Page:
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Diabetologia. 2016 Jan;59(1):56-66. doi: 10.1007/s00125-015-3741-2. Epub 2015 Sep 9.

High intensity intermittent exercise improves cardiac structure and function and reduces liver fat in patients with type 2 diabetes: a randomised controlled trial.

Author information

1
Institute of Cellular Medicine, Newcastle University, Newcastle upon Tyne, NE2 4HH, UK.
2
UKRC Centre for Ageing and Vitality, Faculty of Medical Sciences, Newcastle University, Newcastle upon Tyne, NE2 4HH, UK.
3
Magnetic Resonance Centre, Campus for Ageing and Vitality, Newcastle University, Newcastle upon Tyne, NE4 5PL, UK.
4
Institute of Cellular Medicine, Newcastle University, Newcastle upon Tyne, NE2 4HH, UK. michael.trenell@ncl.ac.uk.
5
Magnetic Resonance Centre, Campus for Ageing and Vitality, Newcastle University, Newcastle upon Tyne, NE4 5PL, UK. michael.trenell@ncl.ac.uk.
6
UKRC Centre for Ageing and Vitality, Faculty of Medical Sciences, Newcastle University, Newcastle upon Tyne, NE2 4HH, UK. michael.trenell@ncl.ac.uk.

Abstract

AIMS/HYPOTHESIS:

Cardiac disease remains the leading cause of mortality in type 2 diabetes, yet few strategies to target cardiac dysfunction have been developed. This randomised controlled trial aimed to investigate high intensity intermittent training (HIIT) as a potential therapy to improve cardiac structure and function in type 2 diabetes. The impact of HIIT on liver fat and metabolic control was also investigated.

METHODS:

Using an online random allocation sequence, 28 patients with type 2 diabetes (metformin and diet controlled) were randomised to 12 weeks of HIIT (n = 14) or standard care (n = 14). Cardiac structure and function were measured by 3.0 T MRI and tagging. Liver fat was determined by 1H-magnetic resonance spectroscopy and glucose control by an OGTT. MRI analysis was performed by an observer blinded to group allocation. All study procedures took place in Newcastle upon Tyne, UK.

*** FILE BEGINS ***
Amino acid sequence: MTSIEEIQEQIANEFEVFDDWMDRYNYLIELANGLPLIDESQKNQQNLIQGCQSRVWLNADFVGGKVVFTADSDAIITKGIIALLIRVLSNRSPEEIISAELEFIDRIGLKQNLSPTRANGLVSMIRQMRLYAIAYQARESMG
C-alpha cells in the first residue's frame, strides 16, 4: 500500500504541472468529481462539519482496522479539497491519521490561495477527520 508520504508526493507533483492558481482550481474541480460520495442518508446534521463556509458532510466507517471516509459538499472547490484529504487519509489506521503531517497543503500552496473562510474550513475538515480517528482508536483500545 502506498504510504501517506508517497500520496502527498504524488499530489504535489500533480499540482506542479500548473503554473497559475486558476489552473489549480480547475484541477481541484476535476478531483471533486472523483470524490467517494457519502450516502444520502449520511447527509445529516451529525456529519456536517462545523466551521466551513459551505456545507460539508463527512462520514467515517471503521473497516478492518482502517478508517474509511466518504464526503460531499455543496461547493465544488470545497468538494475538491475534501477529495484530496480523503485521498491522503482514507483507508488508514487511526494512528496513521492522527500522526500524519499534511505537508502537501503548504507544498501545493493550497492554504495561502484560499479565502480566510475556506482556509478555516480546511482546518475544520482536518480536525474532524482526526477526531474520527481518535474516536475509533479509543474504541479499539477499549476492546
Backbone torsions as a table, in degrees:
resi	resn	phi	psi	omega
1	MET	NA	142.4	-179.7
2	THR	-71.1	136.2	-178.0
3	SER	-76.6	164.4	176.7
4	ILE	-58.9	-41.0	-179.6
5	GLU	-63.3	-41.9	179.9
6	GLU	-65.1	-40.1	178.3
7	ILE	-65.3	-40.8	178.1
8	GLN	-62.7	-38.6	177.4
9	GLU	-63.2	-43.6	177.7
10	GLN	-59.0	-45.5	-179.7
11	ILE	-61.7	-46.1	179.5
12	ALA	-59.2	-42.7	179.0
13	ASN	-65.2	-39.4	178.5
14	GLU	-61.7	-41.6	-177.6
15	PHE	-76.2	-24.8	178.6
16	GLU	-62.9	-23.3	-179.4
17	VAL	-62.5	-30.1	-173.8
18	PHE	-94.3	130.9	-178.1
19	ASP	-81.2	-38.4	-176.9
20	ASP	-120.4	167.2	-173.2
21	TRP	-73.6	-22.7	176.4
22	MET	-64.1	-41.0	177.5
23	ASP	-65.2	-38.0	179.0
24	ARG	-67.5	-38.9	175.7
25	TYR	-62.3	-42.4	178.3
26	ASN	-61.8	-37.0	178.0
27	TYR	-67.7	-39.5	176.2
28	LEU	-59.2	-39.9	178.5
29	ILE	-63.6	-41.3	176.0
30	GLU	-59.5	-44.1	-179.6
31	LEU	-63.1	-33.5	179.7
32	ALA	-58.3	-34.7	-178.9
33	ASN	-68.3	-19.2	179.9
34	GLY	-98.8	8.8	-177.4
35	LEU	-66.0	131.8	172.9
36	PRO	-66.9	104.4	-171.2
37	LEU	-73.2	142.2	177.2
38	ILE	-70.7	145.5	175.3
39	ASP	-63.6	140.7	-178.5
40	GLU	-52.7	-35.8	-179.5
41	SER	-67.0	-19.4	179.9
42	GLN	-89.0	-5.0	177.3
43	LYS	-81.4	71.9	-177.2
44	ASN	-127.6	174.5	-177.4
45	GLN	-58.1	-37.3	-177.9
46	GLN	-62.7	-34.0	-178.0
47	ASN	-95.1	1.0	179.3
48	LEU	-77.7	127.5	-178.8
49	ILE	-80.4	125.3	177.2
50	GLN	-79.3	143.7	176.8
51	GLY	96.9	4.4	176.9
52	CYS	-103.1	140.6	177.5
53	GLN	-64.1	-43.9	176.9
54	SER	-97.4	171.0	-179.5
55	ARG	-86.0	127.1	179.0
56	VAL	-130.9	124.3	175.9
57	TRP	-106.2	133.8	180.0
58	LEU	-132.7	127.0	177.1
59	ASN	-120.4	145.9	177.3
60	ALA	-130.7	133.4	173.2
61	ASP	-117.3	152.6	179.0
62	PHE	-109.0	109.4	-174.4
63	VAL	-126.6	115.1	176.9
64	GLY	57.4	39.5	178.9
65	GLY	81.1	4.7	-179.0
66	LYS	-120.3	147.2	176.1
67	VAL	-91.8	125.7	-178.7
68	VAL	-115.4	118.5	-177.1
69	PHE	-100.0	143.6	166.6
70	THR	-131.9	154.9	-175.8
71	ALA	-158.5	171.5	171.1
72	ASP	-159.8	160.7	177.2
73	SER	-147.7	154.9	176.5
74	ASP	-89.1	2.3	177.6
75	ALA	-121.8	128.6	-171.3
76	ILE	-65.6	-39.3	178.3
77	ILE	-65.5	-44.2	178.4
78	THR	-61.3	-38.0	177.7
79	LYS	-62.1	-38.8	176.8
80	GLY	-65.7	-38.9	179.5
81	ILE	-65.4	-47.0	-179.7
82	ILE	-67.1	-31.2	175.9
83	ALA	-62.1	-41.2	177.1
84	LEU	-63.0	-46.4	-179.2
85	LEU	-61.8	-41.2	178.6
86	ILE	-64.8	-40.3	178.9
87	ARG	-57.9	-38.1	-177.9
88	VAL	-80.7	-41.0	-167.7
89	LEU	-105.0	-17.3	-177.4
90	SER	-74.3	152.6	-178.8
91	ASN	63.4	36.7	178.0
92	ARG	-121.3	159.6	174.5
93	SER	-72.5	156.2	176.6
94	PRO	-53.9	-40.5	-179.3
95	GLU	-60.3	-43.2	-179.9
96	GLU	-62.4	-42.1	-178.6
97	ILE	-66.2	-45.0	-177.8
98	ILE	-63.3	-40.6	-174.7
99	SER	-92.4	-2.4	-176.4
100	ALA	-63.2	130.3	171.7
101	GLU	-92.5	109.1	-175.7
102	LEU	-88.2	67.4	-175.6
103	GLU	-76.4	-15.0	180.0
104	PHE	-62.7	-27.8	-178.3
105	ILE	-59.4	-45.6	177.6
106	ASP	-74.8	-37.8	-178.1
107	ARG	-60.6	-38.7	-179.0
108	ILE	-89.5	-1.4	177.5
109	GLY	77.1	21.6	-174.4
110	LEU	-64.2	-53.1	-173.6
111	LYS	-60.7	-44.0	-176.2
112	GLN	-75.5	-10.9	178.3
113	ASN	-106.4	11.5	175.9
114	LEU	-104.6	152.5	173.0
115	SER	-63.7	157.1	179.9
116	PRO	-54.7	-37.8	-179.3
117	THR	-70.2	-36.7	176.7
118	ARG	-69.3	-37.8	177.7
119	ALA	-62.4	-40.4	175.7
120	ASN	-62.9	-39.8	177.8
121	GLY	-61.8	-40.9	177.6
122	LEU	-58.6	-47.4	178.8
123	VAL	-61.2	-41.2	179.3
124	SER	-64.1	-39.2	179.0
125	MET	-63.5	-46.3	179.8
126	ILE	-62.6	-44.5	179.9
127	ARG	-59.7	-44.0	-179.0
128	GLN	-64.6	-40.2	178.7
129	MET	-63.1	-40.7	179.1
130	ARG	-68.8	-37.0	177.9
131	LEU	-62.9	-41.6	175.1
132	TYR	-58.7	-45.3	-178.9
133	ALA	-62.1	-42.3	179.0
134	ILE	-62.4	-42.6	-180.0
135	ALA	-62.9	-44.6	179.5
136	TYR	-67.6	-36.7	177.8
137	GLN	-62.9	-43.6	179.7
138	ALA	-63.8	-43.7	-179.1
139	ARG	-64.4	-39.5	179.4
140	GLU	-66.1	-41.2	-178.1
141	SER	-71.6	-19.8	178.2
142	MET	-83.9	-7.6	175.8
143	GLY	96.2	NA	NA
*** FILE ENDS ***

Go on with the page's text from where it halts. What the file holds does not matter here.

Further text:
RESULTS:

Five patients did not complete the study and were therefore excluded from analysis: this left 12 HIIT and 11 control patients for the intention-to-treat analysis. Compared with controls, HIIT improved cardiac structure (left ventricular wall mass 104 ± 17 g to 116 ± 20 g vs. 107 ± 25 g to 105 ± 25 g, p < 0.05) and systolic function (stroke volume 76 ± 16 ml to 87 ± 19 ml vs. 79 ± 14 ml to 75 ± 15 ml, p < 0.01). Early diastolic filling rates increased (241 ± 84 ml/s to 299 ± 89 ml/s vs. 250 ± 44 ml/s to 251 ± 47 ml/s, p < 0.05) and peak torsion decreased (8.1 ± 1.8° to 6.9 ± 1.6° vs. 7.1 ± 2.2° to 7.6 ± 1.9°, p < 0.05) in the treatment group. Following HIIT, there was a 39% relative reduction in liver fat (p < 0.05) and a reduction in HbA1c (7.1 ± 1.0% [54.5 mmol/mol] to 6.8 ± 0.9% [51.3 mmol/mol] vs. 7.2 ± 0.5% [54.9 mmol/mol] to 7.4 ± 0.7% [57.0 mmol/mol], p < 0.05). Changes in liver fat correlated with changes in HbA1c (r = 0.70, p < 0.000) and 2 h glucose (r = 0.57, p < 0.004). No adverse events were recorded.

CONCLUSIONS/INTERPRETATION:

This is the first study to demonstrate improvements in cardiac structure and function, along with the greatest reduction in liver fat, to be recorded following an exercise intervention in type 2 diabetes. HIIT should be considered by clinical care teams as a therapy to improve cardiometabolic risk in patients with type 2 diabetes.

TRIAL REGISTRATION:

www.isrctn.com 78698481 FUNDING: : Medical Research Council.

KEYWORDS:

Fatty liver; Heart diseases; Left ventricle; MRI; Type 2 diabetes mellitus

PMID:
26350611
PMCID:
PMC4670457
DOI:
10.1007/s00125-015-3741-2
[Indexed for MEDLINE]
Free PMC Article

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